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Play ball! Little Leaguers hope to make history

Montana had never had a team in the Little League World Series. So, a couple weeks ago, 12-year-old Andy Maehl asked his Billings coach if their team was ready to make history.

"He kept asking me the question every five minutes," coach Mark Kieckbusch said Wednesday in recalling the talk with the catcher at the regional tournament. "I thought, 'What are you, crazy?'"

Prophetic? Yes.

Crazy? Not so much.

The mashers from Montana have made it all the way to South Williamsport, joining 15 other teams hoping to make the triumphant trot around the Lamade Stadium warning track with a World Series championship banner.

First pitch is Thursday, with Taiwan and Mexico leading off a four-game slate.

"Just to think, in 65 years," Maehl said Wednesday after batting practice, "we're the only team from Montana to do that."

Kieckbusch watched nearby, his shirt soaked in sweat after an hour watching swings in the cage.

"To go down as the first Montana team ever," Maehl said, "that's really cool."

The 65th World Series is peppered with other intriguing story lines, like the hometown favorites from Clinton County, Pa., who stormed through the Mid-Atlantic region to claim the final berth in the series on Monday. The Keystone Little League boys went straight from the regional final in Bristol, Conn., to the Little League complex, even though their homes are just about 30 miles southwest in rural central Pennsylvania.

So, it comes as no surprise to expect a big crowd Friday when Pennsylvania plays LaGrange, Ky., under the lights at Lamade Stadium.

"This is really exciting because I've been wanting to get here my whole life and play on this field," Pennsylvania outfielder Mike Keibler, 12, said. "I've watched the kids that were on there and it looked like a really cool field."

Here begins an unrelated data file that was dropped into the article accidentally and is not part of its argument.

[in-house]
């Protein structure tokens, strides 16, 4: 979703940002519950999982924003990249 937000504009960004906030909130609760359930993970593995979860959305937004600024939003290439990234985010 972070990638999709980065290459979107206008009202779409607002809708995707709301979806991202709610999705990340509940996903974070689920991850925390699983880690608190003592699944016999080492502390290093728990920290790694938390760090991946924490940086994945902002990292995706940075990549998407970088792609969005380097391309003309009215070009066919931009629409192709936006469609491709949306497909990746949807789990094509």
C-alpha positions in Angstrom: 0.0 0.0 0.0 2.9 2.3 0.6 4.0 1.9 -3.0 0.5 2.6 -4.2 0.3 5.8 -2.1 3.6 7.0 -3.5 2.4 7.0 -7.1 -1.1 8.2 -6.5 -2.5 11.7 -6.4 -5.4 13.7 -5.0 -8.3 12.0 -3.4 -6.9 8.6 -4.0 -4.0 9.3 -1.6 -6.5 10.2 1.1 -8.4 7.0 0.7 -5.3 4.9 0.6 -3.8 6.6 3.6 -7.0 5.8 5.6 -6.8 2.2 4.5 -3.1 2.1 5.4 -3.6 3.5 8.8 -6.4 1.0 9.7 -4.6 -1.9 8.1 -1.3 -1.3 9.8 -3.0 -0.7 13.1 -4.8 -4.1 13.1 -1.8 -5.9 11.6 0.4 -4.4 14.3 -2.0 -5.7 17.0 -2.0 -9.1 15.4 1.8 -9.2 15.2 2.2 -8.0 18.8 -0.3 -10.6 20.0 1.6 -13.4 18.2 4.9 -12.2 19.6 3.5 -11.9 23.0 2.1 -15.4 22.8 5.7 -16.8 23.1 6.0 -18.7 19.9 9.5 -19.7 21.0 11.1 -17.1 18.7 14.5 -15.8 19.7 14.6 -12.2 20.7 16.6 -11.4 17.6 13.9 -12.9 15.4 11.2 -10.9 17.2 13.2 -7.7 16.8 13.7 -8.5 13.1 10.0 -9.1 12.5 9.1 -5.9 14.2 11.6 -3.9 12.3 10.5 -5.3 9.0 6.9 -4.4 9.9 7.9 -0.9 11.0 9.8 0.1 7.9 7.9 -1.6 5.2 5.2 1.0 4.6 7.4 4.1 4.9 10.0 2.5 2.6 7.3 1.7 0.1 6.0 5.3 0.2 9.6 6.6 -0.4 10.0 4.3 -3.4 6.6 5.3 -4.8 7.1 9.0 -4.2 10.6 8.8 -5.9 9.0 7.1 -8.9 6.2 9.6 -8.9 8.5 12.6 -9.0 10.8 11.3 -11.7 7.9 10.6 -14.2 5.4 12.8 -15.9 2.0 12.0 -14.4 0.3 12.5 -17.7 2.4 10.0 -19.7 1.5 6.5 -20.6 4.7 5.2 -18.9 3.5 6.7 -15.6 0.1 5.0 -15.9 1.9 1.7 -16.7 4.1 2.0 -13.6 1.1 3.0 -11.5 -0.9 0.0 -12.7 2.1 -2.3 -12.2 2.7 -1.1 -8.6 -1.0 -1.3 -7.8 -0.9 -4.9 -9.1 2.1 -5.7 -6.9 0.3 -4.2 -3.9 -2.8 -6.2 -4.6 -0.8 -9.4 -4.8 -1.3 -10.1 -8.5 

But the pressure isn't affecting Keibler or the rest of his teammates. These are mainly 11- and 12-year-olds, after all.

"The best thing about the dorms is the games," he said. "There are video games, there's ping pong, and my favorite — air hockey."

The World Series format was tweaked slightly this year, with an extra day tacked on to make it an 11-day marathon to championship Sunday on Aug. 28. The change will help give teams added time to develop a pitching strategy as a result of Little League's strict pitch count rules.

Also, the eight-team U.S. and international brackets are no longer each divided into two four-team divisions. Double-elimination rules remain until the tournament's final weekend.

Wednesday, though, was all about getting the last few swings in the batting cage. The fields were abuzz with activity on a picture-perfect summer afternoon as the familiar "ping" of metal bats resonated.

On the Mexico team, shortstop-pitcher Carlos Arellano seemed far from home on his 13th birthday. Keep in mind, while most participants are pre-teens, 13-year-olds are eligible so long as they were 12 on April 30.

The team had a chocolate birthday cake for Arellano and teammate Ulises Rodriguez, who turns 13 on Thursday.

Arellano's favorite player? His father, who goes by the same name. He played in the minors. But the younger Arellano wants just one gift this year ... and it's not from his father.

"Win the first game tomorrow," he said.

A team from Tokyo won the 2010 title, snapping a five-year winning streak for U.S. teams. Japan this year is represented by Hamamatsu City, which along with Pennsylvania, Kentucky and Montana are among 11 squads this year from local leagues making their inaugural appearances.

On the other end is Dhahran, Saudi Arabia, a World Series regular with 12 straight appearances — though this year's trip came by virtue of a disqualification. A team from Uganda had initially won the Middle East & Africa region, but was denied visas by U.S. consular officers after the State Department said there were inconsistencies with players' ages and birth dates.

The Saudi Arabia team, comprised primarily of children of U.S. citizens working overseas, was tabbed after losing the regional final. Uganda was trying to become the first team from Africa to advance to the World Series.

Saudi Arabia players were already in the United States anyway on a planned summer break after training at a baseball camp in Florida.

"From the minute we joined, we had a good team," first baseman Jordan Hajazin, 11, said. "Unfortunately we lost, but we later on found out that they were overage, and we deserved to be here."